To Tejaswee Rao

Thank You Tejaswee Rao fr this gem. (Image Courtesy - Google)
Thank You Tejaswee Rao for this gem.
(Image Courtesy – http://www.quotehd.com)

It is 2.00 am and sleep eludes me. Well, there is nothing unusual in that. I’ve always been a late night drifter. Past midnight seems to be the only time when I can actually sit up and do some quality stuff. Especially writing. And today, I was particularly high, considering that I’d just started a new blog AND written the first post. It is almost like moving into a new place with all the personalization that needs to be done. Once I had dealt with that, I was at a loss for what to do. Don’t get me wrong, I had plenty to do work-wise, but that wasn’t what I wanted to do. And so I geared up my laptop and set out in search of new blogs to follow.

Now let me explain the process that preludes my following a blog. There is only one reason I follow a blog – it should interest me. Like keep me hooked to it. I should want to want what the author wants. It is a beautiful feeling to be inspired by someone you have never met, have nothing in common with and (often) lives halfway across the continent.So here I was typing up random stuff like “Blogs on life” and such on Google. Now before you snort at my (supposed) idiocy, I’ll have you know that Google search is what introduced me to THE coolest blog I’ve ever come across named ‘SHE in China – Seen, Heard & Experienced in China’. Cool, huh? I stumbled on this piece of gem by mistake and it had been love at first sight. Joanna, the Swedish journalist who pens her thoughts at the aforementioned address, seemed like a long lost friend. I read one of her blog posts and immediately clicked on the first one she ever wrote.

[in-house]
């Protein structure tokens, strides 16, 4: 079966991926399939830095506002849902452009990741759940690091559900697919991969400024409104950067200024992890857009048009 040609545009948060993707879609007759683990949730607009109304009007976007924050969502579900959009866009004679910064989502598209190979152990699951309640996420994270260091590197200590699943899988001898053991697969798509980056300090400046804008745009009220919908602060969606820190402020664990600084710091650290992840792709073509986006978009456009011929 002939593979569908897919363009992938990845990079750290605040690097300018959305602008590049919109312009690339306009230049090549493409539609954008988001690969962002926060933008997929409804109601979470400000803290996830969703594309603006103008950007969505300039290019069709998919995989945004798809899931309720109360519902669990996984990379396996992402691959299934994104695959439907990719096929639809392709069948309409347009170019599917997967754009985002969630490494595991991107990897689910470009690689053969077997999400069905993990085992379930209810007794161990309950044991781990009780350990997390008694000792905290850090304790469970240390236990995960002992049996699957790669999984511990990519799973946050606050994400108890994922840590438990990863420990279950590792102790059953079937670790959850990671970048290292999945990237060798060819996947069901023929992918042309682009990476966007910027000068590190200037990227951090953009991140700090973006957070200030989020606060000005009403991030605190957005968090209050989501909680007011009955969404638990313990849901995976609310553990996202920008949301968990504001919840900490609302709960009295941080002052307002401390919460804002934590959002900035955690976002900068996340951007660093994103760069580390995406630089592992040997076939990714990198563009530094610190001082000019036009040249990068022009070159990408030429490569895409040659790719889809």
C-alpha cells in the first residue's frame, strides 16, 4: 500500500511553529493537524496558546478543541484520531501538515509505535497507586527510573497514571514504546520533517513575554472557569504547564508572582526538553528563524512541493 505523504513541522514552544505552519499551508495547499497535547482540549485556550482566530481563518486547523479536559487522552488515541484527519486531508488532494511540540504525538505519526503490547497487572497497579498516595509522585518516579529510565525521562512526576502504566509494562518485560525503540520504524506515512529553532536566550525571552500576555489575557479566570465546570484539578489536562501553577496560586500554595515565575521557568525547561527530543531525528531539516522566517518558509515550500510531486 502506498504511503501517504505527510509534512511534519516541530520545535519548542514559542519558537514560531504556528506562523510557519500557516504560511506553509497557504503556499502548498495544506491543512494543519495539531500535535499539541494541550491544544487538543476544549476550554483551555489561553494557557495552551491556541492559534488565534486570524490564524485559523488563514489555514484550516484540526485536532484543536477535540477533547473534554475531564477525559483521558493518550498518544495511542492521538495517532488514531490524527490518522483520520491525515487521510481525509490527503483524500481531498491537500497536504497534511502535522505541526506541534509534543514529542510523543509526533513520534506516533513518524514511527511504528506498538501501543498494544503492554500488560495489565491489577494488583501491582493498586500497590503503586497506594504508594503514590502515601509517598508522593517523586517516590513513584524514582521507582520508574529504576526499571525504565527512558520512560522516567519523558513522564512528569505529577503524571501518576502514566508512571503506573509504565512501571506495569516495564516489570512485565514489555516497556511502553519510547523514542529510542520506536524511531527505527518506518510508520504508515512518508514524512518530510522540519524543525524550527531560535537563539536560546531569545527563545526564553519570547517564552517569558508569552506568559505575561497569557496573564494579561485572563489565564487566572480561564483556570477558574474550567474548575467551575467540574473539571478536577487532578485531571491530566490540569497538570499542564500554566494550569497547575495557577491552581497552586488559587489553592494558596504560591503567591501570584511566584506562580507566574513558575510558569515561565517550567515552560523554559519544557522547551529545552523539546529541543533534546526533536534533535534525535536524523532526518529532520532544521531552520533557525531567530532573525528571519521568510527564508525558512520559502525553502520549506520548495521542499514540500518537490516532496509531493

See that’s something I’m kinda obsessed with. If I am to follow a blog, I need to get the whole story right from the beginning – complete with the sunrise and the roosters call. Which is quite a feat if the blog has been alive for 4-5 years. Not that it bothers me. Ever. I like that feeling of having been with the author throughout the journey and not like the aunt from U.K who loves you but don’t know you half as well as the nagging aunt that lives next door and you say you hate but can’t imagine being without. Anyway, I spent some wonderful evening sharing Joanna’s life experiences in China and also managed to learn quite a bit about the place. Minefields of knowledge travel blogs are, I tell you. It was a sad, sad day when I logged on to her site and realized that she had written her last post and wasn’t planning on continuing it. Since Joanna had set the standards rather high, I’m yet to be addicted or influenced by a blog as I have been with hers. Which was why I found it difficult to connect with the numerous blogs that I came across today and before.

It was during this search from site to site that I chanced upon the blog of the Indian Homemaker. Following the routine, the first thing I did was to skim through her latest post. It looked interesting enough for it to be subjected to the second step of scrutiny i.e. going through her ‘About Me’. It was here that I heard of her daughter for the first time. A click on the link took me to another blog – one that I’ve been to before. I had paused there once only to learn that the gorgeous, gorgeous 19-year-old author of the blog was no more. I vaguely remember myself feeling an inexplicable sense of distress for a girl I have never interacted with. It must have passed on pretty quickly, I guess. Today, when I peeked into her space once again, I took some time to read through her stuff. The letter to her future daughter – words fail when I try and describe it. I’m awed by her thoughts and how beautifully she has transferred it to paper. I’m also disturbed by how closely I can relate to what she has written. To adopt a baby girl, that is one thing I’ve wanted for myself since I was a kid too. How many teenage girls can vow to do something like this with so much conviction, I wonder? I’ve been going through her mothers’ blog and Facebook pages and such for the past 2-3 hours. The memorial video on Youtube, her countless photos – I feel as if I know her like my best friend. This sense of kinship, where does that come from? Is this what they call the magic of social media? I’m confused, disturbed. I catch myself wondering about my own mortality. Being someone who has never had to experience heart-wrenching grief in my life, I know not how I’ll be able to handle a similar situation.It’s simple. I don’t mind dying. But, being the selfish daughter I am, I can’t imagine putting my family though what that family is going through day in and day out.

To courage and love and making a difference. To Tejaswee Rao.

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